T^he limits of a late Number precluded us from entering, as fully as we would have wished, into the subject of Dante. We resume it the more willingly, from our having just received a work, published two or three years ago in Italy, but almost unknown in England, having for its object to ascertain, whether this great poet was an inventor, or an imitator only. The continental antiquaries and scholars have eagerly laid hold of a manuscript, said to have been discovered about the beginning of the present century, and affording evidence, according to some persons, that he had borrowed from others the' whole plan and conception of his wonderful work. The question, indeed, is of ancient date; and, long before such value had been set upon this manuscript, was so perplexed and prolonged, as now to call for definitive elucidation. We trust we shall place our readers in a condition to decide it for themselves.

An extract, or rather a short abstract of an old Vision, written in Latin, appeared in a pamphlet published at Rome in 1801, with an insinuation, that the primitive model of Dante's poem had at length been discovered. Some reader of new publications transmitted the intelligence of this discovery to a German journalist, who received it as of the utmost importance; and from him, a writer in a French paper, (the Publiciste of July 1809), transcribed, embellished, and diffused it over all Europe, through the medium of his universal language. Having nothing to do with politics, every body received it upon the faith of the author of the pamphlet, by whom alone the old manuscript had been read; and it was immediately settled, among the wits and critics of the day, that Dante was but the versifier of the ideas of others. Mr Cancellieri, a professed black-letter scholar, and animated, no doubt, with a laudable aeal for religion as well as literature, published the Vision entire in 1814, on the return of his Holiness to Rome. He ac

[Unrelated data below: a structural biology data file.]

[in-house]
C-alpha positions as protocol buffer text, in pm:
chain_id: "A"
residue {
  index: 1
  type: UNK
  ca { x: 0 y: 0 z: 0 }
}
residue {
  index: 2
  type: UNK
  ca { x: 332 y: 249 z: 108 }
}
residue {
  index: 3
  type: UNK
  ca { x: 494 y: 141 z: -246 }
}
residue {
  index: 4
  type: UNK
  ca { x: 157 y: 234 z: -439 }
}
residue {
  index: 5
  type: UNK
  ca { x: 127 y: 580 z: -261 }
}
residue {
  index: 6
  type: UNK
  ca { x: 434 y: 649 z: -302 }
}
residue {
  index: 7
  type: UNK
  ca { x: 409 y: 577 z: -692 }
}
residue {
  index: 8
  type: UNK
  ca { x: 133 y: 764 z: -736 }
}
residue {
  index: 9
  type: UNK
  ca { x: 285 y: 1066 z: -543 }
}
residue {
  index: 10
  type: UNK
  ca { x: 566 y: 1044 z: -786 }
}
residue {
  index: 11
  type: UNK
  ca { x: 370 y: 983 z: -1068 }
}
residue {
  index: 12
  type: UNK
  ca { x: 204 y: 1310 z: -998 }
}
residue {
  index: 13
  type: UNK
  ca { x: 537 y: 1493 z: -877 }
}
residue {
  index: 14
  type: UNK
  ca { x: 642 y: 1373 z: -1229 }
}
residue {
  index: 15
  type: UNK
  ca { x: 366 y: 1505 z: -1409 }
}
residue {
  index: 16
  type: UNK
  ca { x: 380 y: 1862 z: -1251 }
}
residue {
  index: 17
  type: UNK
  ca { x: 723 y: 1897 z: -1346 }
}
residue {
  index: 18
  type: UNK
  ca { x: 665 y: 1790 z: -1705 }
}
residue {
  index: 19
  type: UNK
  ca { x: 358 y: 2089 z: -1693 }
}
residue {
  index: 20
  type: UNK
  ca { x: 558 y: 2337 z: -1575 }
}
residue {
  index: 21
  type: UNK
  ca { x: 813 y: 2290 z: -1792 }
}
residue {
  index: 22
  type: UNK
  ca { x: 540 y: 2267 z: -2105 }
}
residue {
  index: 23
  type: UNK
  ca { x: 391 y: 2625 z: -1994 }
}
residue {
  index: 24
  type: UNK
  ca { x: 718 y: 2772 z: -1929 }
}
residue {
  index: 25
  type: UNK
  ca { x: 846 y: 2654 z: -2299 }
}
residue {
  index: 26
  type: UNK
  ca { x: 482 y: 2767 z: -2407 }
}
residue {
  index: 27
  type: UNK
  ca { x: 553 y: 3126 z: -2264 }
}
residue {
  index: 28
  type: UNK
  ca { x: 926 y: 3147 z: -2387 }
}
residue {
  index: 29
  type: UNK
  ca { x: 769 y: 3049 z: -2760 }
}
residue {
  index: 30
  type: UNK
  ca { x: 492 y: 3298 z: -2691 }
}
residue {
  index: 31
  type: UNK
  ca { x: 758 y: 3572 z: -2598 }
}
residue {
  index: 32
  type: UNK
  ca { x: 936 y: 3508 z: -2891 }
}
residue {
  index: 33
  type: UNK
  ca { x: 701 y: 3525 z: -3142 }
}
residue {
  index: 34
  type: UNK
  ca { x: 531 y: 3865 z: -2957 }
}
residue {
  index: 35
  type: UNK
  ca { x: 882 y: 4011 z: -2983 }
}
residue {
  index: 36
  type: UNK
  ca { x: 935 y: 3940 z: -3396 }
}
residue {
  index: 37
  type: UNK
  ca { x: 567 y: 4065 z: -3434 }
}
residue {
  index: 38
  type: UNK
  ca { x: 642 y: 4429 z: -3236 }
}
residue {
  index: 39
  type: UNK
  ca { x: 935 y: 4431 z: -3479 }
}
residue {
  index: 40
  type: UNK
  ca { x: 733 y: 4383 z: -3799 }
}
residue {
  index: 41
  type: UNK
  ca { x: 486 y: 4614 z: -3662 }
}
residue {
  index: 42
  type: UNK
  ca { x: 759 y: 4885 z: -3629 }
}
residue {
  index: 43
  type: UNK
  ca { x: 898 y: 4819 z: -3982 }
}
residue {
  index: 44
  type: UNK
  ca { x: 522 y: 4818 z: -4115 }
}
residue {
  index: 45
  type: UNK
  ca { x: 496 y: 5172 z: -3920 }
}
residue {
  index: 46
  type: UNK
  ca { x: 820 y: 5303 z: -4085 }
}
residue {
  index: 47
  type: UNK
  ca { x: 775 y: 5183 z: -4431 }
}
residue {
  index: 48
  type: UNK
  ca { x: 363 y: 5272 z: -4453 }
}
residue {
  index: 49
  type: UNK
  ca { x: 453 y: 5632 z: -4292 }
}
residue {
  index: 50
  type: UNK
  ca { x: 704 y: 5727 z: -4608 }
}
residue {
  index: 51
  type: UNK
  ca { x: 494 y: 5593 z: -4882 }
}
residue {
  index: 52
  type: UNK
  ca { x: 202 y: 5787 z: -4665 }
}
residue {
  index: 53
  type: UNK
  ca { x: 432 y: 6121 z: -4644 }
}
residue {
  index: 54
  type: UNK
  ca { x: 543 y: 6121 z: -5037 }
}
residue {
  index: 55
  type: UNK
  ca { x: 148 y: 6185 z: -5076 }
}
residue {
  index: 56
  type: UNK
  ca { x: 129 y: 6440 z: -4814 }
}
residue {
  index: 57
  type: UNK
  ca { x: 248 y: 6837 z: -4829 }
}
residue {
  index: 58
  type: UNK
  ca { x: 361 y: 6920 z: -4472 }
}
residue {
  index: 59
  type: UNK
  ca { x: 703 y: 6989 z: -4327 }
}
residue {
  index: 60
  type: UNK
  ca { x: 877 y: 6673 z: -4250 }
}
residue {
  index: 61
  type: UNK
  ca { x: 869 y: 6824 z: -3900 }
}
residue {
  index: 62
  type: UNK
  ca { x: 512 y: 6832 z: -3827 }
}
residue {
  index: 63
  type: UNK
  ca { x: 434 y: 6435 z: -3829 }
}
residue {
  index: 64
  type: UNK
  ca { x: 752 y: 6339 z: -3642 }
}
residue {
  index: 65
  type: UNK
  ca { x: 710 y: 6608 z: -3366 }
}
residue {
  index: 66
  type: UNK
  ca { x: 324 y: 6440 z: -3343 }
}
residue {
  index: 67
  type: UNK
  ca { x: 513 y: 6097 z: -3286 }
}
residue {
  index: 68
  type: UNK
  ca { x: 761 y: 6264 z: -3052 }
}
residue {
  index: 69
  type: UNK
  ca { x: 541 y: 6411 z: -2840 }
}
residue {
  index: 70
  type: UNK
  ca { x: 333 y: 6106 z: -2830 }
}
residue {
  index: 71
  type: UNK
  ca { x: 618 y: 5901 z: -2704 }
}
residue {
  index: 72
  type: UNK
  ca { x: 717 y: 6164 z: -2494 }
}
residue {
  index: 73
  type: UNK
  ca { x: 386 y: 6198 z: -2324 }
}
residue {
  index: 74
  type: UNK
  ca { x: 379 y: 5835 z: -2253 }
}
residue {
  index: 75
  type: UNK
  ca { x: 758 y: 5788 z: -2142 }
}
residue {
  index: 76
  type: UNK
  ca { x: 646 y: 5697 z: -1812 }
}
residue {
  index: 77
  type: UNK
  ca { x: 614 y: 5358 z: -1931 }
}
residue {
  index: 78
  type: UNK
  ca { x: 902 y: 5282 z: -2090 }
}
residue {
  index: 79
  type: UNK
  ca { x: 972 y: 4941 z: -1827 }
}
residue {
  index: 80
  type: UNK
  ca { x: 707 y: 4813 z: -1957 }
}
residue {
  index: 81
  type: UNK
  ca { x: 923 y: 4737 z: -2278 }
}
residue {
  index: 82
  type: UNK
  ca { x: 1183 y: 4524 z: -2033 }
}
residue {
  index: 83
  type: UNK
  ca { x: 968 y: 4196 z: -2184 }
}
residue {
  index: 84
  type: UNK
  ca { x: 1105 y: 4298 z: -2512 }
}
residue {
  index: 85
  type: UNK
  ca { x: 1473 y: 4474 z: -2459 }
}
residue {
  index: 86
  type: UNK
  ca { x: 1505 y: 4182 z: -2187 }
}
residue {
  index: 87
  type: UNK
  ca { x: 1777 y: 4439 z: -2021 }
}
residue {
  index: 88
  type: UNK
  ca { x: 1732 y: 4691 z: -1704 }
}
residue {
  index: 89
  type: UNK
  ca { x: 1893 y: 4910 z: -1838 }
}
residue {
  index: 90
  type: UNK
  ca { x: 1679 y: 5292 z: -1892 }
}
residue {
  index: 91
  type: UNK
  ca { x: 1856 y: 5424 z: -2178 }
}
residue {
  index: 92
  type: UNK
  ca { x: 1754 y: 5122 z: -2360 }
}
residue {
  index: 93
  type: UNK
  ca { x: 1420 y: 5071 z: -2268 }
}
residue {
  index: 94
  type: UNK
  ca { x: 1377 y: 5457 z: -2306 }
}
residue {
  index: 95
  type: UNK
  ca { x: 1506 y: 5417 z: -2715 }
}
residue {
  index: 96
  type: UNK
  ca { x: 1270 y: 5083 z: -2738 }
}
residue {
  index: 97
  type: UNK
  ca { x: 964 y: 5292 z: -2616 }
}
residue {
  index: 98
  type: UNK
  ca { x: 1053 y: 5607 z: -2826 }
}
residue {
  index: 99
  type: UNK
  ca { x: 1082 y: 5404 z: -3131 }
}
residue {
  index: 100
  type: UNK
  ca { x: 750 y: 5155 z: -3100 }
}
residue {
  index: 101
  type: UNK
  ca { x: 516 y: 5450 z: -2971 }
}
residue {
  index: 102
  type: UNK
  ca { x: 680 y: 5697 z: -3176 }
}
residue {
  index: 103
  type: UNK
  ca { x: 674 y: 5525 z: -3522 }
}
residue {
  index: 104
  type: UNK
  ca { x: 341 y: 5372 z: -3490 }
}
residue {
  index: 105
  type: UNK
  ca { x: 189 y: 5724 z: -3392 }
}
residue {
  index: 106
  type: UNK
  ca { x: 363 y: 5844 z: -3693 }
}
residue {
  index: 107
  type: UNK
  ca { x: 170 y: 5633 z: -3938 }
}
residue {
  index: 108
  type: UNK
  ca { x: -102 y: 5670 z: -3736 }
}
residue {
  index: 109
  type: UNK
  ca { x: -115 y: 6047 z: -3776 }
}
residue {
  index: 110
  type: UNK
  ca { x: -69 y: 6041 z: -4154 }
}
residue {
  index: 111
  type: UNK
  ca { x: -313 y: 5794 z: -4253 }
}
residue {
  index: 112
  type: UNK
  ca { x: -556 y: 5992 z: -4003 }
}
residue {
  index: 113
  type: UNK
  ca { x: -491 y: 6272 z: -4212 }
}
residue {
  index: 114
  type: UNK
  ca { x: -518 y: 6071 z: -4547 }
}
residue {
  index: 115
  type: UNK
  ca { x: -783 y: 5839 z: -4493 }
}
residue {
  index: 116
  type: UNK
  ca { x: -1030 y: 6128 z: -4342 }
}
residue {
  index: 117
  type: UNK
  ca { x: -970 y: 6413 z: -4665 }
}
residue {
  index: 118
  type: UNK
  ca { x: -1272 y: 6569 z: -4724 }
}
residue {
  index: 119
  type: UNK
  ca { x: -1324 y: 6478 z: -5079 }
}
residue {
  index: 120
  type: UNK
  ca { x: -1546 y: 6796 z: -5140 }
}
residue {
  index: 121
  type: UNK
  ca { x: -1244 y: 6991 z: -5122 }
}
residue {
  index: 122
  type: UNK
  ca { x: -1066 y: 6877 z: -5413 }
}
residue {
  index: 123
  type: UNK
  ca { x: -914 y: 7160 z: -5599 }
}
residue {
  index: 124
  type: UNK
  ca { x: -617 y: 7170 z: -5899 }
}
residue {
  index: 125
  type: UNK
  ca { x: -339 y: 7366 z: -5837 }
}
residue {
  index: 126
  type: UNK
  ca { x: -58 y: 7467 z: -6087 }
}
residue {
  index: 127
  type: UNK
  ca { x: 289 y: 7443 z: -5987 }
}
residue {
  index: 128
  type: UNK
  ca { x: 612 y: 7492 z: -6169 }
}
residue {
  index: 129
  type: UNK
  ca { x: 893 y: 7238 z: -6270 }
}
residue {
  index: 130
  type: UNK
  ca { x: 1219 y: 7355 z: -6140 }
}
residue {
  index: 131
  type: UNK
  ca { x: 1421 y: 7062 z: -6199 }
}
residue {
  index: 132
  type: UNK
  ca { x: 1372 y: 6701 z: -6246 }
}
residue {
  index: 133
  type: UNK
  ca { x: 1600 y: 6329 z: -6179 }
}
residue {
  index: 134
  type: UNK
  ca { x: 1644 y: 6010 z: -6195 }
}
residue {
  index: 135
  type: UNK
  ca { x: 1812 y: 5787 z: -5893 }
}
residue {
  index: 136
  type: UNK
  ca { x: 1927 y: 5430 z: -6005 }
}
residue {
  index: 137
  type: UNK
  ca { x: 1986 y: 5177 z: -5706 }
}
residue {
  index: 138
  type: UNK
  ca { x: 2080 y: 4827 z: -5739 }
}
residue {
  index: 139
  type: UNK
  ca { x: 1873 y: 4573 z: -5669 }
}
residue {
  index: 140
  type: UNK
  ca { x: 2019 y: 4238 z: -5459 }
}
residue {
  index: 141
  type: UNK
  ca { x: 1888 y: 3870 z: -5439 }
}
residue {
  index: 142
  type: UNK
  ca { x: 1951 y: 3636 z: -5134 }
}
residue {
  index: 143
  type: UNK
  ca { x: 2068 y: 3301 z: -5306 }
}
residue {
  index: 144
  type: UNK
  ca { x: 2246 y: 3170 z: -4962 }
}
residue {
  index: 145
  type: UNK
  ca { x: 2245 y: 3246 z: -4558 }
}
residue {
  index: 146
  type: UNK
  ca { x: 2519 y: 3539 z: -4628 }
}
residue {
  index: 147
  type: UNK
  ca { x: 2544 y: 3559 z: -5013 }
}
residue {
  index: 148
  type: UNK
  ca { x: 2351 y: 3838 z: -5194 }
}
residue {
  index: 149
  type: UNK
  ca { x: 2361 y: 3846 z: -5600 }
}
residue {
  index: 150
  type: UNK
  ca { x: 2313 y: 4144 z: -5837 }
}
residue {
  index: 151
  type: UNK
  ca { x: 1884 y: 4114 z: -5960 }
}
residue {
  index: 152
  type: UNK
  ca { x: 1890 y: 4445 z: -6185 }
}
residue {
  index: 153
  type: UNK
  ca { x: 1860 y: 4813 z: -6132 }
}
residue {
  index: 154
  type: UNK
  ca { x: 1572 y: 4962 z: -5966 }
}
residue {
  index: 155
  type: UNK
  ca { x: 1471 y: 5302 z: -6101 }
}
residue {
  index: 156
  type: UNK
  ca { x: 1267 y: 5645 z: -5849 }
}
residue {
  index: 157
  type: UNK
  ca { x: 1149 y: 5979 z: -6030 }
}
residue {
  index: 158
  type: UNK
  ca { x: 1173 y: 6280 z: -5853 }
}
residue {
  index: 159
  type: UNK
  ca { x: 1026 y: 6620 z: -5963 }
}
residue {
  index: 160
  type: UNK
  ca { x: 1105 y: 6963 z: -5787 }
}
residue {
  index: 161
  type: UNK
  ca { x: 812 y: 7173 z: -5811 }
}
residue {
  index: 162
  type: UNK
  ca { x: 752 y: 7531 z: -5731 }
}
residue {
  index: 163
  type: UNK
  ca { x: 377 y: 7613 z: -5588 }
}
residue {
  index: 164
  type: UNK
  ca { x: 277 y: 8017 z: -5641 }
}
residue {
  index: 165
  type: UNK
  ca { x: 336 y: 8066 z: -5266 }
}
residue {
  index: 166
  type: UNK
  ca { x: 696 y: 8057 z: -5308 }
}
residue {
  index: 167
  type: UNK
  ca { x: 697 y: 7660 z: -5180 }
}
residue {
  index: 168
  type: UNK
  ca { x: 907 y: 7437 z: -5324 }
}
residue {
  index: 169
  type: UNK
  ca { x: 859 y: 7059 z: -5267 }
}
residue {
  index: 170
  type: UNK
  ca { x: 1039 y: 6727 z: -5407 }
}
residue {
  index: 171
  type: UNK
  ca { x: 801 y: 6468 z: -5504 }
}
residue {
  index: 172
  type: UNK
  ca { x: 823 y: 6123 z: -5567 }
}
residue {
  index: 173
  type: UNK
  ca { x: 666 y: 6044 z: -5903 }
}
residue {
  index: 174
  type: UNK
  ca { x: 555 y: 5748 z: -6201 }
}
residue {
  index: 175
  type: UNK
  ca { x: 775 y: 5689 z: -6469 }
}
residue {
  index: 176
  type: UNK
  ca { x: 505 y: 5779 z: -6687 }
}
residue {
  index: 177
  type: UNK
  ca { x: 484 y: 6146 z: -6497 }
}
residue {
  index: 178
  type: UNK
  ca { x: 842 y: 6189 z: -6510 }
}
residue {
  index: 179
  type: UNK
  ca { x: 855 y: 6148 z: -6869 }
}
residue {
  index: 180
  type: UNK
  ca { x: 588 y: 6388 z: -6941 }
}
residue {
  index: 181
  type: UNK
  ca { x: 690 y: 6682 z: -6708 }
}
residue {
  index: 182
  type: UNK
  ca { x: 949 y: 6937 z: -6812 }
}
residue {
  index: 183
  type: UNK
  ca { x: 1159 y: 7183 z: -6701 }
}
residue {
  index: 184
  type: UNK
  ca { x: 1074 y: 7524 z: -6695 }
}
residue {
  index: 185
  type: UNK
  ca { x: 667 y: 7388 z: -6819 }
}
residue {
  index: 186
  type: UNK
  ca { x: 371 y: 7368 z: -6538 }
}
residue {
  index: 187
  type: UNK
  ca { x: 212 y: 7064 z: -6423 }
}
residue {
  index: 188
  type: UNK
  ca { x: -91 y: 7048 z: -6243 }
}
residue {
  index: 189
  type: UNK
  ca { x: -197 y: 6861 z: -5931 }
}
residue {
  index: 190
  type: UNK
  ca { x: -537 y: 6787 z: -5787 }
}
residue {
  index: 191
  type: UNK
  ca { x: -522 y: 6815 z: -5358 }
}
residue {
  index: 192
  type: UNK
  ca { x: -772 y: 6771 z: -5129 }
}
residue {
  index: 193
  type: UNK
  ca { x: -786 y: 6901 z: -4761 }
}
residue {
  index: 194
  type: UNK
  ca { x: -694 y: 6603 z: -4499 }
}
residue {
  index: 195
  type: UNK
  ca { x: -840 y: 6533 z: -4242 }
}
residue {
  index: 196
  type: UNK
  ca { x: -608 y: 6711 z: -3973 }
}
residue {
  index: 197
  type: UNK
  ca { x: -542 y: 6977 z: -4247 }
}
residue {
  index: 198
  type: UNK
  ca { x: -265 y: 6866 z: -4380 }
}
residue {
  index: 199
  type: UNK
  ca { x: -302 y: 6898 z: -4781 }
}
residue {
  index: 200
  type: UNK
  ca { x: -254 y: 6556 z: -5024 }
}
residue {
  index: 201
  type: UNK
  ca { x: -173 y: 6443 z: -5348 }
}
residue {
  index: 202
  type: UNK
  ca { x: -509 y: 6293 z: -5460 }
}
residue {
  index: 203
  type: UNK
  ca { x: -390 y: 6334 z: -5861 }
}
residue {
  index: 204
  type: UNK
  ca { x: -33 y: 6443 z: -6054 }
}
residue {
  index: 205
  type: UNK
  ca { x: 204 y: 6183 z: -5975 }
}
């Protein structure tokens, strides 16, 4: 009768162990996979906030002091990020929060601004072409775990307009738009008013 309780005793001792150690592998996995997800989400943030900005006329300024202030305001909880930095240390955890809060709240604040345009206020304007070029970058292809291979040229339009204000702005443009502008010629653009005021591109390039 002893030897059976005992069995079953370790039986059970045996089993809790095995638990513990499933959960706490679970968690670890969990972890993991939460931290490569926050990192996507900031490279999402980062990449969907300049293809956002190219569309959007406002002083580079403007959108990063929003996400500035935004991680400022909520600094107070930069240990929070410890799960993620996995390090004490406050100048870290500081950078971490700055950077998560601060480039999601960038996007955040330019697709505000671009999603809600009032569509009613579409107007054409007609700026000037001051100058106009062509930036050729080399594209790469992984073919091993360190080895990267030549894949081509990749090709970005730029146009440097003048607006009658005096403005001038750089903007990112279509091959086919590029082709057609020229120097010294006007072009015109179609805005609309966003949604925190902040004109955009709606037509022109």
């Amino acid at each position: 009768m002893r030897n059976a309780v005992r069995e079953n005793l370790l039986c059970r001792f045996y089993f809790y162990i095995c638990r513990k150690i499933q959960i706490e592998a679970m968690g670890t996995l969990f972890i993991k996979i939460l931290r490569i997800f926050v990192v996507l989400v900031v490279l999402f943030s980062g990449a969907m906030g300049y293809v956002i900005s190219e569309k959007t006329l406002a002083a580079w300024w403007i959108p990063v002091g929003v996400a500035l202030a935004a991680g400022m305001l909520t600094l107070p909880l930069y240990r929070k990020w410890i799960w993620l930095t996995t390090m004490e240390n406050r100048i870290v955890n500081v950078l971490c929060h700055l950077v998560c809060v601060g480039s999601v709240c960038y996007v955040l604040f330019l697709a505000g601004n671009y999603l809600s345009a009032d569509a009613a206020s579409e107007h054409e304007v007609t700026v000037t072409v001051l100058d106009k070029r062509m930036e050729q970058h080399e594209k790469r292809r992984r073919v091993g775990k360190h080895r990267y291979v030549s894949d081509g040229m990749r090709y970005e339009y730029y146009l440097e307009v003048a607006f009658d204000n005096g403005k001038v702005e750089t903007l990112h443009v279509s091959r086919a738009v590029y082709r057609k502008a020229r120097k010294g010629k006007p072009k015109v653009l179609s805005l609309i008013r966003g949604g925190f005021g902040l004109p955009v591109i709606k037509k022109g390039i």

companietl it with an Italian translation, the whole comprising tome sixty pages, preceded by twice that number of pages of' his own remarks. In this ample dissertation, the question, however, is merely glanced at;—and all that its readers can make out with certainty is, that the learned author had selected this curious subject chiefly to astonish the world by his multifarious erudition, in a book which might have been not inaptly entitled—' l)e rebus omnibus, et de quibusdam aliis.' It must •be acknowledged* however, that, amidst the Unbounded variety of his citations, we meet with some things which it is agreeable to know; but they have so little to do with Dante, .that we are really but little beholden to him on the present occasion; and have been obliged to refer to many other authorities, in order to disentangle ourselves from the perplexities into which he had brought us,

Mr Cancellieri apprises us that there existed two famous Al~ berks, both monks of Monte-Cassino;—but he thought it immaterial to add, that the first was one of the few monks to whom the civilization of the -world is not without obligations^he having, in the midst of the barbarism of the 11th century, written treatises upon logic, astronomy, and music. * His works probably contributed more to form the mind of Dante, than the Visions of the other to form the plan of his poem.